Success brings challenges
There is a need to struggle against peaceful co-existence between factions, insists Anne McShane - an observer at last weekend’s Marxist Unity Group congress
We were invited to send two CPGB online observers to the Marxist Unity Group congress in the USA on November 11‑12. It was an interesting experience, and we learned a lot about the US left, and the Democratic Socialists of America in particular, over the weekend.
The event began with a presentation by the CPGB’s Mike Macnair on unity with the right wing of the workers’ movement. He stressed that disagreement is normal in human society, and that the key problem with the sects is training their comrades to act like disciples, rather than skilled thinkers able to connect programme with practice. Homogeneity produces sects, whose members can only spout the line. Instead we need both unity and diversity to develop a political party which is a voice for the working class in all its diversity.
In the discussion which followed, a recurring theme was how to criticise and raise differences within the DSA. The founders of MUG now find themselves in a very different position to a year ago. Following a dynamic intervention at the DSA national convention in August, MUG now has two representatives on the National Political Committee. Its arguments on winning the battle for democracy have proven to be effective and influential - in particular its focus on opposing the current US constitution and taking political questions seriously.
But success brings new challenges. And to me there seemed to be a tension around how to fight for its programme in this new context. They are now in a situation where close working relationships have been built with members of other left factions, such as Red Star and Reform and Revolution. Comrades have thrashed out joint resolutions with R&R, which were presented to the August DSA convention. More recently a statement on the ongoing Israeli genocide was issued by MUG and the Red Star faction. It seems that these initiatives have been important and principled moves. However, operating in a multi-tendency organisation like the DSA can push you towards continual compromise in an effort to increase your forces and to ‘get things done’. This is particularly a pressure for the comrades on the NPC, who are operating alongside representatives from the other factions. It is something that comrades need to be keenly aware of and consciously fight against.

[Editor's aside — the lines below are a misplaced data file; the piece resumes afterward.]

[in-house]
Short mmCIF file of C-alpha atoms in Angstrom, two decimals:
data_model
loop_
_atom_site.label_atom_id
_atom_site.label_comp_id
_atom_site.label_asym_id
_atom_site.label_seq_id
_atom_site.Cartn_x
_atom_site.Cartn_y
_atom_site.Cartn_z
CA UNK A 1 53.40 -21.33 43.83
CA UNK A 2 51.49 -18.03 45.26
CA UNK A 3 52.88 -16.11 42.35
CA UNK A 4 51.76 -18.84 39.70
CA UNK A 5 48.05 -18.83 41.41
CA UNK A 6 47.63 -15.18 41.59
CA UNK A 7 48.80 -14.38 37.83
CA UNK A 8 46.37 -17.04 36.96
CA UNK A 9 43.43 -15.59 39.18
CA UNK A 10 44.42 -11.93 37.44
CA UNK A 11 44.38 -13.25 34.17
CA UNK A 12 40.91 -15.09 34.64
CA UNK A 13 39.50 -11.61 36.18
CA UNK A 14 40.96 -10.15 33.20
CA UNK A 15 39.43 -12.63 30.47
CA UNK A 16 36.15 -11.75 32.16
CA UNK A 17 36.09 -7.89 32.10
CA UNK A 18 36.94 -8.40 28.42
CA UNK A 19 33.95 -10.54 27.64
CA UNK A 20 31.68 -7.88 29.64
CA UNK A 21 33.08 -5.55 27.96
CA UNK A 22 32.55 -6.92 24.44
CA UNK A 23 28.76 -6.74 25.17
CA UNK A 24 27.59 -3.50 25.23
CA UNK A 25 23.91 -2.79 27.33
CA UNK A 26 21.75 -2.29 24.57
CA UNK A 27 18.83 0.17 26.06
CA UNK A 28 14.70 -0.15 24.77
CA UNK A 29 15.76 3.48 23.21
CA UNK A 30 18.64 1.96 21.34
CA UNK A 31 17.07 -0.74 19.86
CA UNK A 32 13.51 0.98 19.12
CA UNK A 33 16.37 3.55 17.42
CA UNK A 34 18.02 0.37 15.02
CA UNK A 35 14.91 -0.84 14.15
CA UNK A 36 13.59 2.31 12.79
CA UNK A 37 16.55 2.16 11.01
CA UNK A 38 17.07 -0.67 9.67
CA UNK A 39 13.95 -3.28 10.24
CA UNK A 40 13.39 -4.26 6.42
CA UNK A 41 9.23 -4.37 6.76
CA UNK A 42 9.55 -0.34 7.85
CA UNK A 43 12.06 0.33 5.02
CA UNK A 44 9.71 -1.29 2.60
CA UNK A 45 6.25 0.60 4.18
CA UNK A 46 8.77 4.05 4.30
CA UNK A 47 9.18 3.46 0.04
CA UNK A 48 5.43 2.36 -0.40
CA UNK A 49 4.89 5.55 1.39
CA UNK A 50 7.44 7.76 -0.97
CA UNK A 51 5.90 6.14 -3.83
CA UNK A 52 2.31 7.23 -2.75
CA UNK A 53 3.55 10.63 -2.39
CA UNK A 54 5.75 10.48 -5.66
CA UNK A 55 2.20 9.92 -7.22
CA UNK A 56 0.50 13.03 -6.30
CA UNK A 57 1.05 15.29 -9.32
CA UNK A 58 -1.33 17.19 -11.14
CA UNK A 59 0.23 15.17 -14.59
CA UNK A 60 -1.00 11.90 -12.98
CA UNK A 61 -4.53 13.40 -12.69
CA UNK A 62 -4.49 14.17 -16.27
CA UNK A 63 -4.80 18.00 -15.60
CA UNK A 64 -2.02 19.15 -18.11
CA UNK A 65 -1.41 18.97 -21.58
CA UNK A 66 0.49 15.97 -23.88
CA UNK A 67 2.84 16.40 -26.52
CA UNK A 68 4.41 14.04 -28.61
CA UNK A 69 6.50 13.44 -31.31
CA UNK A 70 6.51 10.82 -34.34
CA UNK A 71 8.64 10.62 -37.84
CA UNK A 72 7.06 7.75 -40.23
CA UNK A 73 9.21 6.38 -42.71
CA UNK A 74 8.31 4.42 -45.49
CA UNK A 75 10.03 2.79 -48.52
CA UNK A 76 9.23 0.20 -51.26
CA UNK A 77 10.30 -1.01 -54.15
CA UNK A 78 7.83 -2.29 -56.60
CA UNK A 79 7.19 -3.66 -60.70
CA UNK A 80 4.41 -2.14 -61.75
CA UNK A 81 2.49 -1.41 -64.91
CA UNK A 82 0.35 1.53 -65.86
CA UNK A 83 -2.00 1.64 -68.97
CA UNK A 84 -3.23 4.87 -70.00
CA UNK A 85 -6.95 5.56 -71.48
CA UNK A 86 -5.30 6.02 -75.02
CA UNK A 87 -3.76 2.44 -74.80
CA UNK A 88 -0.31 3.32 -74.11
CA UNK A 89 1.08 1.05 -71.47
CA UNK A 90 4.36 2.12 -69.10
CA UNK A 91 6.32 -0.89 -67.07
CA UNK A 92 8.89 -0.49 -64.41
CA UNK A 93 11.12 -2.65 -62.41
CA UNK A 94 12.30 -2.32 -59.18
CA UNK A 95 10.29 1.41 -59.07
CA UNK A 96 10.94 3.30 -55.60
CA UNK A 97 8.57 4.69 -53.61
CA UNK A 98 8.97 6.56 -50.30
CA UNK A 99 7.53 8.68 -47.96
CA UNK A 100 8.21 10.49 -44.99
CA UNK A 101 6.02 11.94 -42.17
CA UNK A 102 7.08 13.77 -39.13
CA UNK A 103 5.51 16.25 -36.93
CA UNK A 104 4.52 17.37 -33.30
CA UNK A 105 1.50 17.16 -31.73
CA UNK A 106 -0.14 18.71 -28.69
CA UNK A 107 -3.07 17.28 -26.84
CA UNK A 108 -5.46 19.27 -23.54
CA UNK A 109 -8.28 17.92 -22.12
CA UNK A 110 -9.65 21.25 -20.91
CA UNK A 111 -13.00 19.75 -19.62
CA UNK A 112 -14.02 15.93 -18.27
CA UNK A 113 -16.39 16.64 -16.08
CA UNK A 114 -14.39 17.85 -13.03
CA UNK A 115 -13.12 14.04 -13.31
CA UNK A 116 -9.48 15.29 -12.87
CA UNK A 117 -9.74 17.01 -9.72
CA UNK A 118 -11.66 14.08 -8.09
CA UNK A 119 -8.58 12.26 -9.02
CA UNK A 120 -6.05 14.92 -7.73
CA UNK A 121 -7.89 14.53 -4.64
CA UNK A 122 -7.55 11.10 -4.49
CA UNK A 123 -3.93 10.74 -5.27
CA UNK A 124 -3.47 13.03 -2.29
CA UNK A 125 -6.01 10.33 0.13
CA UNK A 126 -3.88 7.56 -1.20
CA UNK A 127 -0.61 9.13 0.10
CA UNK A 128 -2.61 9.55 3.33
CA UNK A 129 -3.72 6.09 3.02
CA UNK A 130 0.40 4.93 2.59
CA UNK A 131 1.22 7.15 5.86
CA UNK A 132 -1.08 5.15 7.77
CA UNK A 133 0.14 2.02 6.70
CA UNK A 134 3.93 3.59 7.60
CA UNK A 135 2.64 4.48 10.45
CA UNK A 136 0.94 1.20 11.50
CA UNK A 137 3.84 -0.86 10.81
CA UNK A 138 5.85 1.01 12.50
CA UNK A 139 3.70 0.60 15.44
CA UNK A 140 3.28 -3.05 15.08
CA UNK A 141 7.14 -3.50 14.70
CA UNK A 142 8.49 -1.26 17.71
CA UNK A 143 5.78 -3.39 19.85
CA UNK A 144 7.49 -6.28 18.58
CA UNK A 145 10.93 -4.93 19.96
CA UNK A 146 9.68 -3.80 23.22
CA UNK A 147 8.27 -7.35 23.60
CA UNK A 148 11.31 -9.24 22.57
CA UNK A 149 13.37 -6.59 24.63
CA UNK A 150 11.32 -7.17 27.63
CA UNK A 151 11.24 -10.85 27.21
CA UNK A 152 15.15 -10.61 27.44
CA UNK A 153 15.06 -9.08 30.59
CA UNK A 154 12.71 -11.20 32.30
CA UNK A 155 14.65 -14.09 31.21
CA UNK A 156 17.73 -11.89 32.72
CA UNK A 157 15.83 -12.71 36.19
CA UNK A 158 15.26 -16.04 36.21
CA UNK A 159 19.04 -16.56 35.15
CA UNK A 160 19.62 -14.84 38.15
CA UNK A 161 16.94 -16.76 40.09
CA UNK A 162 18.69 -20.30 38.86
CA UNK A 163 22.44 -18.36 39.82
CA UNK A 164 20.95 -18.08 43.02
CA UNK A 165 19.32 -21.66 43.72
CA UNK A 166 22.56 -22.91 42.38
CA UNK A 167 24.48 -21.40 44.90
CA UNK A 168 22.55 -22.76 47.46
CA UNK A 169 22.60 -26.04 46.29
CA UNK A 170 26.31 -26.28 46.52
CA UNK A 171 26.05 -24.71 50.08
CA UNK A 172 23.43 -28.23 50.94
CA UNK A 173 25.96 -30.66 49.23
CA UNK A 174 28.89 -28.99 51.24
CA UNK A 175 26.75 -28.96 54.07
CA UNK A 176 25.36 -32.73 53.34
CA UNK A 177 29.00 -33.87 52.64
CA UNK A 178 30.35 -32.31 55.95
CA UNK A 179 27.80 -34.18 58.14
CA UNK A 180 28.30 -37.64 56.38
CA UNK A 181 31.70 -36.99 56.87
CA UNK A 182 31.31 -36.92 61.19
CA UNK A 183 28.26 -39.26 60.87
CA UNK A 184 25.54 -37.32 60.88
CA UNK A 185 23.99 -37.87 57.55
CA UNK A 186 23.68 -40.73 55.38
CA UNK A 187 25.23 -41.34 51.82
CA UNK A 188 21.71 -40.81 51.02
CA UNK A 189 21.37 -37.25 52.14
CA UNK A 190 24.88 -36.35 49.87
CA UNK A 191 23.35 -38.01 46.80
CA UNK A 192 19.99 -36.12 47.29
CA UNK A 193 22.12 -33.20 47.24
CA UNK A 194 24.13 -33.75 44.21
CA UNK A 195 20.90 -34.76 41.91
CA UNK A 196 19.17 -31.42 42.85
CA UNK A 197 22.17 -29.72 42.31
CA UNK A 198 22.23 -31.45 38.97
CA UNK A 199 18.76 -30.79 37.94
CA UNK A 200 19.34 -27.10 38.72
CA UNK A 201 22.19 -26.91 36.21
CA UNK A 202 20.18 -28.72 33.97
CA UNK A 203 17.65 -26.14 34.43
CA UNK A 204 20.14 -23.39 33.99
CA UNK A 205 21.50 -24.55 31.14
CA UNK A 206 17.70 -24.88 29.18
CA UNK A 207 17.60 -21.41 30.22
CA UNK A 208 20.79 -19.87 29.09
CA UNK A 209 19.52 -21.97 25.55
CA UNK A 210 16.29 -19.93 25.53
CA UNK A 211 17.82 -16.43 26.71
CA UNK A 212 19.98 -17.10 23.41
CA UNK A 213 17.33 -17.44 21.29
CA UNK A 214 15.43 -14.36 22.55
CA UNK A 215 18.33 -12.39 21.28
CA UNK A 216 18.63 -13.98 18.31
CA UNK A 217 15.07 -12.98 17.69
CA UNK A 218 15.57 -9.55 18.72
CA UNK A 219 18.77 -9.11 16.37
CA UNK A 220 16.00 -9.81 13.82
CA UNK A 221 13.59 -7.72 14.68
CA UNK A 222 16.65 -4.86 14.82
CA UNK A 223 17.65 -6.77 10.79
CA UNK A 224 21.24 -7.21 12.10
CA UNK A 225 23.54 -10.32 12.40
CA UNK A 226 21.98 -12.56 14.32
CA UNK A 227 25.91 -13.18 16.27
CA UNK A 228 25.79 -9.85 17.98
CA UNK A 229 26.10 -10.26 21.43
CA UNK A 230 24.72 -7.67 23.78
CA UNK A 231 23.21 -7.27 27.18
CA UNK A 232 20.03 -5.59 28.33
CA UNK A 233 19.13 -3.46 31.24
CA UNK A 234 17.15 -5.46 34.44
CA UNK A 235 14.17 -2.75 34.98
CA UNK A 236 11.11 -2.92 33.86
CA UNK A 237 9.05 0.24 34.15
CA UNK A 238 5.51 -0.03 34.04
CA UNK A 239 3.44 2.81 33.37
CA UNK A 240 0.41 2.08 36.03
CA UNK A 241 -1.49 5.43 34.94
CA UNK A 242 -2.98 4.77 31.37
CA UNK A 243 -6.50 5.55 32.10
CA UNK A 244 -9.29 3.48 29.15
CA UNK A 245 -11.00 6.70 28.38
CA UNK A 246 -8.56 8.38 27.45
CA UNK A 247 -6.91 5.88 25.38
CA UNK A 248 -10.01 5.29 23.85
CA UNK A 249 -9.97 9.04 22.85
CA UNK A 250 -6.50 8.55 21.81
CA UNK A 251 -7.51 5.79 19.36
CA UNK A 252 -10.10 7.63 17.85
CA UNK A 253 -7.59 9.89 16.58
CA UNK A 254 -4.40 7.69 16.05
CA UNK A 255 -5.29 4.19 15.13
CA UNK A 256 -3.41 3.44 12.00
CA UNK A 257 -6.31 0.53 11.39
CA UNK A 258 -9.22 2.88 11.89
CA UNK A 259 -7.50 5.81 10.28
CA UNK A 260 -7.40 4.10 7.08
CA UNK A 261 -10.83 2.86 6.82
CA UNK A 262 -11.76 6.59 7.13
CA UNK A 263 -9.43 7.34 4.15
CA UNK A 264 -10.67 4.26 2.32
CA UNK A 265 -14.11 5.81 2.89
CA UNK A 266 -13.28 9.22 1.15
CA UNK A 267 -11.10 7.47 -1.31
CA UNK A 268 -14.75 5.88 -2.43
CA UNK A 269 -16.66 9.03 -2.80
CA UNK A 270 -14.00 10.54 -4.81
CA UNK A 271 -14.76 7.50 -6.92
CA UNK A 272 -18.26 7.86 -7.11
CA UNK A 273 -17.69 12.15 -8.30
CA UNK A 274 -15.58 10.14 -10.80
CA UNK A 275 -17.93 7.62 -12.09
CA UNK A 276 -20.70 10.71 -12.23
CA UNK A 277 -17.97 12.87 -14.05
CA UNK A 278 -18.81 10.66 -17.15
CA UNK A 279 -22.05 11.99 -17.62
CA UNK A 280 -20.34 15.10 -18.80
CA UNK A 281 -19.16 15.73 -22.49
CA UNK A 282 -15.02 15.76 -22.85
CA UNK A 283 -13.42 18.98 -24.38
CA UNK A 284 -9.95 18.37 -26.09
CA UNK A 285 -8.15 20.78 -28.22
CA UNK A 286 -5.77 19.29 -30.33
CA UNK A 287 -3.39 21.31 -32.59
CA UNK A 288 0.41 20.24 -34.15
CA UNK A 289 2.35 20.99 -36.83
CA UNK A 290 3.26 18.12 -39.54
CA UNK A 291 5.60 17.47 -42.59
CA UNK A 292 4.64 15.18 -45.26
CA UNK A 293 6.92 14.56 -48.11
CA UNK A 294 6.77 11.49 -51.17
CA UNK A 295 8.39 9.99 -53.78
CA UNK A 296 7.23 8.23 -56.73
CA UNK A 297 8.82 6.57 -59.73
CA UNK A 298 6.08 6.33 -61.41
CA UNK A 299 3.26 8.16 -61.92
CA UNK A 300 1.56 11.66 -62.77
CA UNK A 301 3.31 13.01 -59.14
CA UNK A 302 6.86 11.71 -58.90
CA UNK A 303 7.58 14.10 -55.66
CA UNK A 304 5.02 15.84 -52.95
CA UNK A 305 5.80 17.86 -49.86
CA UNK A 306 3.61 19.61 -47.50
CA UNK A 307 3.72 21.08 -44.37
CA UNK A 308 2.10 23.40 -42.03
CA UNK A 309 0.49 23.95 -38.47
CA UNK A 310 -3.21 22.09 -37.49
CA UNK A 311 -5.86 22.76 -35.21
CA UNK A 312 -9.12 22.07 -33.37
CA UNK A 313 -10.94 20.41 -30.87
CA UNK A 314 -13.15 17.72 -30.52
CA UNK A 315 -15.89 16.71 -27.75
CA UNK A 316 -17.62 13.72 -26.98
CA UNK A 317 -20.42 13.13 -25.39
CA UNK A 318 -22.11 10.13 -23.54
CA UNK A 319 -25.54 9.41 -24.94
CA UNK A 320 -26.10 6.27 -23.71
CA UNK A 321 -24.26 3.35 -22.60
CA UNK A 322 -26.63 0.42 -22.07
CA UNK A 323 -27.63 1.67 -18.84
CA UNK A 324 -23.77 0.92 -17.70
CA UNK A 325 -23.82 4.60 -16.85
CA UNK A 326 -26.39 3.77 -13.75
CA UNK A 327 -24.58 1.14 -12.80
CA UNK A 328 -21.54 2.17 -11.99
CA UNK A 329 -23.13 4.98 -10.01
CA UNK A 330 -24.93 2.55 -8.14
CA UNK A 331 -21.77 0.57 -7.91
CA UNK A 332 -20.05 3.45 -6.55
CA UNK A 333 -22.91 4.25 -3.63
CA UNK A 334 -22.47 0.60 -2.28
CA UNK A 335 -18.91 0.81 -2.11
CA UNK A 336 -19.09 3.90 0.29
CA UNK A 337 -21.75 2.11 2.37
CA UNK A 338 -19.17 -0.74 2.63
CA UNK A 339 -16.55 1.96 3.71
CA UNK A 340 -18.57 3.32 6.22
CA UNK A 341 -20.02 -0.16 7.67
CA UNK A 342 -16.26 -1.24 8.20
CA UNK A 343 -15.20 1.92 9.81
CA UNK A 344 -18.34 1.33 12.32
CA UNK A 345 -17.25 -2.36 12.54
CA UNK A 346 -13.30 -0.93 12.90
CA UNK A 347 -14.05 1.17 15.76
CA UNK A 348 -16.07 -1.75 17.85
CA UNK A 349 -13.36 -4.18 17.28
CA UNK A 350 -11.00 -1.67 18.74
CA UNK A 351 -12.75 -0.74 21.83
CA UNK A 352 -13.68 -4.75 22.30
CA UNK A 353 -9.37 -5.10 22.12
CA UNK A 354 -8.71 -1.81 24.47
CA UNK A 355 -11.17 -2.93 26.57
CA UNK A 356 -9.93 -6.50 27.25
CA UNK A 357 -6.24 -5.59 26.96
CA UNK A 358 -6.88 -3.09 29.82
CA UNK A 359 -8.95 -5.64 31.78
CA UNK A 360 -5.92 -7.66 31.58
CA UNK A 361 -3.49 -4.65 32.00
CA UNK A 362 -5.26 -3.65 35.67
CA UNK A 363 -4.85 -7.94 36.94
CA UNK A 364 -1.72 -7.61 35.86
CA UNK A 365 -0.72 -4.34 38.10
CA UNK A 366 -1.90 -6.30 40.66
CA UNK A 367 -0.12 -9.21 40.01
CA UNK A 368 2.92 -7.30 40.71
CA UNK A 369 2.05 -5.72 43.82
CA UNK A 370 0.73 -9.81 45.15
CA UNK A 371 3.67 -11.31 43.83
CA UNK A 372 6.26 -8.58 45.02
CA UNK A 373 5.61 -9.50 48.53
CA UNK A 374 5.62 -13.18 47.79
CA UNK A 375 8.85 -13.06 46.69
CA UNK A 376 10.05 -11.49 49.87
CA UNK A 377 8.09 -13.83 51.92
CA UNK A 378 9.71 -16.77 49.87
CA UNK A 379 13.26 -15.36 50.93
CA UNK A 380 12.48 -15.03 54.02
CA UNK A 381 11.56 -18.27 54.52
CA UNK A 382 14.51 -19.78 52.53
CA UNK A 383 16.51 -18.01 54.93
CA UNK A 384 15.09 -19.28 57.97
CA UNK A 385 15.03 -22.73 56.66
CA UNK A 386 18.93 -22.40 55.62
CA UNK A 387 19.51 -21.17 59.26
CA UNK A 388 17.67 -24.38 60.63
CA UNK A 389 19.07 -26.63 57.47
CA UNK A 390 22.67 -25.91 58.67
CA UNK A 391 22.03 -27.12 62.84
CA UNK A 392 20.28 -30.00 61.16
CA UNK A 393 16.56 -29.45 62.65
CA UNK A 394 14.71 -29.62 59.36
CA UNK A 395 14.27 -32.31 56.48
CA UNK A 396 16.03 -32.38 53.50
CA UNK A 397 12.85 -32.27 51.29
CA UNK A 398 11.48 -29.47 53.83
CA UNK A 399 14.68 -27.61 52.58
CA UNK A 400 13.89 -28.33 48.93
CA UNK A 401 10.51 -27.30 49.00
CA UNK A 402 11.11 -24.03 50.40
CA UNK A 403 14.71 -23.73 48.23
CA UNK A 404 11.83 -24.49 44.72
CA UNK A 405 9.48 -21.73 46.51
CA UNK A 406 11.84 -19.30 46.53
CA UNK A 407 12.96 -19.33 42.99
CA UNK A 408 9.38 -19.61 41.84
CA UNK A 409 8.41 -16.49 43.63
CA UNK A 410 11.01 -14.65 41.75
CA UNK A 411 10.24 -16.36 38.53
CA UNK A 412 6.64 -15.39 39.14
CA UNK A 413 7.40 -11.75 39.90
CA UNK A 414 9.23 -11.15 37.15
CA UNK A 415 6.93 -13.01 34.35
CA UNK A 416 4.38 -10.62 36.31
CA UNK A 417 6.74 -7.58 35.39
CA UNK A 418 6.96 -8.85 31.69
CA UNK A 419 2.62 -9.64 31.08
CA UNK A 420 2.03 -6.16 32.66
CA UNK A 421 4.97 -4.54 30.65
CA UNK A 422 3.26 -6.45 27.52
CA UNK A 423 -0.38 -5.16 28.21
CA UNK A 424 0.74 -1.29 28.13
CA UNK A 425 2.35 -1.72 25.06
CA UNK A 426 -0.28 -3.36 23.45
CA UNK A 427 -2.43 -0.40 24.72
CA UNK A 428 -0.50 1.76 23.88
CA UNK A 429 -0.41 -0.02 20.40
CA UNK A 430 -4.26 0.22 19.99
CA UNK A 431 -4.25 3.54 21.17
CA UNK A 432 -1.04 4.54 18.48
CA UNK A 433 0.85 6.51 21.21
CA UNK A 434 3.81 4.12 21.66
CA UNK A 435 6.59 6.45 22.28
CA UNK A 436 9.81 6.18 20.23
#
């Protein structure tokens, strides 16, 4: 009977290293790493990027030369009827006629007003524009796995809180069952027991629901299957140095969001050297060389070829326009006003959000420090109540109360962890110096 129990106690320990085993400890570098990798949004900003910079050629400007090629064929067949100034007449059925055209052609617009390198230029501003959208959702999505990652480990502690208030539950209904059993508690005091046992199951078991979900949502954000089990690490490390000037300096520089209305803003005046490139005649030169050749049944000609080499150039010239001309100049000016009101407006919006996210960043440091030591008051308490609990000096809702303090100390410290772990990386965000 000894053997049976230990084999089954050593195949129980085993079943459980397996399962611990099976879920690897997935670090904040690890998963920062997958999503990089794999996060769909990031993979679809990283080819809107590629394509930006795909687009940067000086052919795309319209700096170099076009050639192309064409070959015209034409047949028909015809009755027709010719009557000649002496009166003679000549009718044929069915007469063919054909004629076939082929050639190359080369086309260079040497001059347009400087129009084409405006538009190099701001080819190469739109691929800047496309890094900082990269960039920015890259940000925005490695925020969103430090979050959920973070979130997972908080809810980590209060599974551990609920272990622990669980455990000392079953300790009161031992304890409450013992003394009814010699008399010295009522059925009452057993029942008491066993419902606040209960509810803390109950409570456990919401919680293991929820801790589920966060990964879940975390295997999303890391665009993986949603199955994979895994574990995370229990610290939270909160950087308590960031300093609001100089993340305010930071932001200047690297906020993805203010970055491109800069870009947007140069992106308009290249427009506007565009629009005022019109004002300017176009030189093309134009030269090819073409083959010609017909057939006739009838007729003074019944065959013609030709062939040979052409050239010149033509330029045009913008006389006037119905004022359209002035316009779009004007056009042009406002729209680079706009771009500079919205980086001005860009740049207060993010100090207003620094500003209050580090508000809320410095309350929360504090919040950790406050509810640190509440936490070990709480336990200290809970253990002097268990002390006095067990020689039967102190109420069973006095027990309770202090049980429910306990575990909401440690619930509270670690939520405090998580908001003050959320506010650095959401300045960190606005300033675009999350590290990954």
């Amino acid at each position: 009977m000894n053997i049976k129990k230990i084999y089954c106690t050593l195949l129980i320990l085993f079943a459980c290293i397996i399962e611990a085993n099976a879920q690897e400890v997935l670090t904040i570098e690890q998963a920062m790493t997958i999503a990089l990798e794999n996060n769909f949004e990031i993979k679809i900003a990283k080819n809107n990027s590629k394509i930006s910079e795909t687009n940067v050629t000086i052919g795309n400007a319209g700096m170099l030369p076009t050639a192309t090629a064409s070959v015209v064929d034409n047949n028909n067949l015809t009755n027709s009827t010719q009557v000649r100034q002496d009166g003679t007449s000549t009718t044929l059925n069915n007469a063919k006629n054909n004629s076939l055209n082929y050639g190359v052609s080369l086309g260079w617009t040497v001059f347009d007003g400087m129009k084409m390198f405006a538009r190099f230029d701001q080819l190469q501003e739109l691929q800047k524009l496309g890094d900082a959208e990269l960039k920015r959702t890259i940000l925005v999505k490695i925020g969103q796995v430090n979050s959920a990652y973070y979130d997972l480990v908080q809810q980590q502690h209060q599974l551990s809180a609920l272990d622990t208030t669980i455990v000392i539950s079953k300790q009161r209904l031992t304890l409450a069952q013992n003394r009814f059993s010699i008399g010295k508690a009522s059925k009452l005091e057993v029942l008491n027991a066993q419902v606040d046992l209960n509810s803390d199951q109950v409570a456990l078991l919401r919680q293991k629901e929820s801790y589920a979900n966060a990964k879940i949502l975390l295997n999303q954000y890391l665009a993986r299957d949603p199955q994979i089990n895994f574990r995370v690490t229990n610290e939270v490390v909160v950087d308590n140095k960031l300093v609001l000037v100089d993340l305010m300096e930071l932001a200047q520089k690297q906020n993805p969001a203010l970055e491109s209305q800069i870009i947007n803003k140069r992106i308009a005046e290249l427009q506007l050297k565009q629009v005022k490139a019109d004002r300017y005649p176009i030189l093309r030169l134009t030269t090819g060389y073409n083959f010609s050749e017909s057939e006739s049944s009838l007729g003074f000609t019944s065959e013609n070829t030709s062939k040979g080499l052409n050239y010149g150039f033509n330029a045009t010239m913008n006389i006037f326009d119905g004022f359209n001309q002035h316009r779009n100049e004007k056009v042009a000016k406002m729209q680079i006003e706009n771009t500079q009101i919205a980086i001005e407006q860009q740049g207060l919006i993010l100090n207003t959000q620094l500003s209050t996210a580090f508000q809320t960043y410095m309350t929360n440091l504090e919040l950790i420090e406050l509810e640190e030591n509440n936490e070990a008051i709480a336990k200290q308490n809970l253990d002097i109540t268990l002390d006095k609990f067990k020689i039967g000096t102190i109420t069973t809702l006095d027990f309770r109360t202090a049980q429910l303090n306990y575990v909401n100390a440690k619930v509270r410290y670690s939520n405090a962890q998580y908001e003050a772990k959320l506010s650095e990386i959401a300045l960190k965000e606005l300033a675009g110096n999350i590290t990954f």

There was much discussion around what kind of unity the comrades want to build. It did seem to me that there was far too much emphasis on cooperation with the other left groups in the DSA - with one participant arguing that there was a need to work with other factions without necessarily trying to win them to MUG politics. A resolution entitled ‘Protecting the big tent’ included a sentence, which read: “In order to function as a multi-tendency organization, we must seek unity in diversity.” This is true, of course, but your political criticisms should not be minimised in order to do so. You need to struggle against peaceful coexistence.
Concern about an orientation to broad leftism was expressed by one comrade, who argued that there appeared to be a tendency to water down principles in order to fit in with the ‘big tent’ perspective. Instead the comrades should “aim to win, not just try to coexist with other factions”. The comrade was concerned that some of the language was “pulling back” on that commitment.
One of the representatives on the NPC argued that it was necessary to block with others like Red Star to get resolutions through. The MUG faction on the leadership body puts forward proposed amendments and resolutions, rather than engaging in “friendly chatter”. Differences should not be considered from a ‘left v right’ framework, but needed a deeper analysis. The same comrade who had expressed concern about the ‘big tent’ perspective also raised a problem with rejecting the left v right framework and argued that, although it may seem demonising, the distinction is useful. The right are loyal to the bourgeois state, while wanting it reformed, and rightwing tendencies need to be identified clearly as such, in order to combat opportunism.
Connected with this debate was how to deal with the paid staff of the DSA, who continually obstruct action and undermine the left. It was believed that officials were needed, but had to be accountable. This was countered by a representative of Reform and Revolution (there as an observer), who argued that Maria Svart, the national director of the DSA, should be replaced.